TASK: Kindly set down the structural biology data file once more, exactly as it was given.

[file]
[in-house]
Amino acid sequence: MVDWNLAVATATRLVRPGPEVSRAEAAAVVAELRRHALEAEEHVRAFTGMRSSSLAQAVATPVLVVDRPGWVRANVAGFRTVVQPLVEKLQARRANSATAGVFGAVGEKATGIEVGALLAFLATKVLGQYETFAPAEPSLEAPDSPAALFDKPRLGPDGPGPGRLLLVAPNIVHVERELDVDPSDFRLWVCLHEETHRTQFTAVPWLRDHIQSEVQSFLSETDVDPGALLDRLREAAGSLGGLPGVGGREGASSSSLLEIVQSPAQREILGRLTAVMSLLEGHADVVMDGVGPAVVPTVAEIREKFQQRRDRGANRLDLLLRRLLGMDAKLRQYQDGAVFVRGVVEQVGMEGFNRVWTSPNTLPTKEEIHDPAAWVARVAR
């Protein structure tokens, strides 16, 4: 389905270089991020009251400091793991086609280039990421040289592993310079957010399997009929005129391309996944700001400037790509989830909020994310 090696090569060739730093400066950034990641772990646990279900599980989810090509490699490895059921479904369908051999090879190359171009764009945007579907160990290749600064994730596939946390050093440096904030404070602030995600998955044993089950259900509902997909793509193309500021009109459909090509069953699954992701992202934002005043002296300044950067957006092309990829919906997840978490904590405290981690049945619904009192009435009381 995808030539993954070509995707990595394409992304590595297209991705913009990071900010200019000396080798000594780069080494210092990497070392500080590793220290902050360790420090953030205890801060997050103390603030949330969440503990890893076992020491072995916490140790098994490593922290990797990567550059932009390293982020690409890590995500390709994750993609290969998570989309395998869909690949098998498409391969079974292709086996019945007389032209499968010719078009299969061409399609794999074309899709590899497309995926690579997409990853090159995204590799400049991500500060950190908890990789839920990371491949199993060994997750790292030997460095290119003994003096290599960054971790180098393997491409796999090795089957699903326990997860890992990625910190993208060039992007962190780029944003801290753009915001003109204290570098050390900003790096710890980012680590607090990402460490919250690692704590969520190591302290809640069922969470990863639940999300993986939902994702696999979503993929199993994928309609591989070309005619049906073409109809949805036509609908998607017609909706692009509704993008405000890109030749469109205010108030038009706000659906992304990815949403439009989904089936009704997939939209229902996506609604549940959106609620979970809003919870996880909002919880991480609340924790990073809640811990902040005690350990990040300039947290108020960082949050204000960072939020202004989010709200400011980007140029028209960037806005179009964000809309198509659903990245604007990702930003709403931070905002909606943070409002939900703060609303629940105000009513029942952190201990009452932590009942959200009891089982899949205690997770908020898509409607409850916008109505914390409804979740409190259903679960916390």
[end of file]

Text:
[in-house]
Amino acid sequence: MVDWNLAVATATRLVRPGPEVSRAEAAAVVAELRRHALEAEEHVRAFTGMRSSSLAQAVATPVLVVDRPGWVRANVAGFRTVVQPLVEKLQARRANSATAGVFGAVGEKATGIEVGALLAFLATKVLGQYETFAPAEPSLEAPDSPAALFDKPRLGPDGPGPGRLLLVAPNIVHVERELDVDPSDFRLWVCLHEETHRTQFTAVPWLRDHIQSEVQSFLSETDVDPGALLDRLREAAGSLGGLPGVGGREGASSSSLLEIVQSPAQREILGRLTAVMSLLEGHADVVMDGVGPAVVPTVAEIREKFQQRRDRGANRLDLLLRRLLGMDAKLRQYQDGAVFVRGVVEQVGMEGFNRVWTSPNTLPTKEEIHDPAAWVARVAR
């Protein structure tokens, strides 16, 4: 389905270089991020009251400091793991086609280039990421040289592993310079957010399997009929005129391309996944700001400037790509989830909020994310 090696090569060739730093400066950034990641772990646990279900599980989810090509490699490895059921479904369908051999090879190359171009764009945007579907160990290749600064994730596939946390050093440096904030404070602030995600998955044993089950259900509902997909793509193309500021009109459909090509069953699954992701992202934002005043002296300044950067957006092309990829919906997840978490904590405290981690049945619904009192009435009381 995808030539993954070509995707990595394409992304590595297209991705913009990071900010200019000396080798000594780069080494210092990497070392500080590793220290902050360790420090953030205890801060997050103390603030949330969440503990890893076992020491072995916490140790098994490593922290990797990567550059932009390293982020690409890590995500390709994750993609290969998570989309395998869909690949098998498409391969079974292709086996019945007389032209499968010719078009299969061409399609794999074309899709590899497309995926690579997409990853090159995204590799400049991500500060950190908890990789839920990371491949199993060994997750790292030997460095290119003994003096290599960054971790180098393997491409796999090795089957699903326990997860890992990625910190993208060039992007962190780029944003801290753009915001003109204290570098050390900003790096710890980012680590607090990402460490919250690692704590969520190591302290809640069922969470990863639940999300993986939902994702696999979503993929199993994928309609591989070309005619049906073409109809949805036509609908998607017609909706692009509704993008405000890109030749469109205010108030038009706000659906992304990815949403439009989904089936009704997939939209229902996506609604549940959106609620979970809003919870996880909002919880991480609340924790990073809640811990902040005690350990990040300039947290108020960082949050204000960072939020202004989010709200400011980007140029028209960037806005179009964000809309198509659903990245604007990702930003709403931070905002909606943070409002939900703060609303629940105000009513029942952190201990009452932590009942959200009891089982899949205690997770908020898509409607409850916008109505914390409804979740409190259903679960916390």